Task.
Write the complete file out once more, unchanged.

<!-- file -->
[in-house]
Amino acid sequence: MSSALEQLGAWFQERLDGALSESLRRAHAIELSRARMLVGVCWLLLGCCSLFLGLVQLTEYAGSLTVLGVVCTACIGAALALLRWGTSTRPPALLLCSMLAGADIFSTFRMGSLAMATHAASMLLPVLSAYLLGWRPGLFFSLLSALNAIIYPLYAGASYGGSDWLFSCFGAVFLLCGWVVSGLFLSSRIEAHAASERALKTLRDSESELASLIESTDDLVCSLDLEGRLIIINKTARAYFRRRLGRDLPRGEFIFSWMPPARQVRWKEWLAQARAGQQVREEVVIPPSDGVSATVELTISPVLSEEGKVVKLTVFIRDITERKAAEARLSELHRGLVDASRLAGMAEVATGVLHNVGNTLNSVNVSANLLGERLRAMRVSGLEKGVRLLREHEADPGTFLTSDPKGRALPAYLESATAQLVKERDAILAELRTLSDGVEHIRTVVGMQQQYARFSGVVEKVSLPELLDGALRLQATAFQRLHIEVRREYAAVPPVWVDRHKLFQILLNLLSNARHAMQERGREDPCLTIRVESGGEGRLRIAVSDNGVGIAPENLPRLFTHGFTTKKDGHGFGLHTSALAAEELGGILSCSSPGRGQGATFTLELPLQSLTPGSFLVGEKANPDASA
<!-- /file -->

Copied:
[in-house]
Amino acid sequence: MSSALEQLGAWFQERLDGALSESLRRAHAIELSRARMLVGVCWLLLGCCSLFLGLVQLTEYAGSLTVLGVVCTACIGAALALLRWGTSTRPPALLLCSMLAGADIFSTFRMGSLAMATHAASMLLPVLSAYLLGWRPGLFFSLLSALNAIIYPLYAGASYGGSDWLFSCFGAVFLLCGWVVSGLFLSSRIEAHAASERALKTLRDSESELASLIESTDDLVCSLDLEGRLIIINKTARAYFRRRLGRDLPRGEFIFSWMPPARQVRWKEWLAQARAGQQVREEVVIPPSDGVSATVELTISPVLSEEGKVVKLTVFIRDITERKAAEARLSELHRGLVDASRLAGMAEVATGVLHNVGNTLNSVNVSANLLGERLRAMRVSGLEKGVRLLREHEADPGTFLTSDPKGRALPAYLESATAQLVKERDAILAELRTLSDGVEHIRTVVGMQQQYARFSGVVEKVSLPELLDGALRLQATAFQRLHIEVRREYAAVPPVWVDRHKLFQILLNLLSNARHAMQERGREDPCLTIRVESGGEGRLRIAVSDNGVGIAPENLPRLFTHGFTTKKDGHGFGLHTSALAAEELGGILSCSSPGRGQGATFTLELPLQSLTPGSFLVGEKANPDASA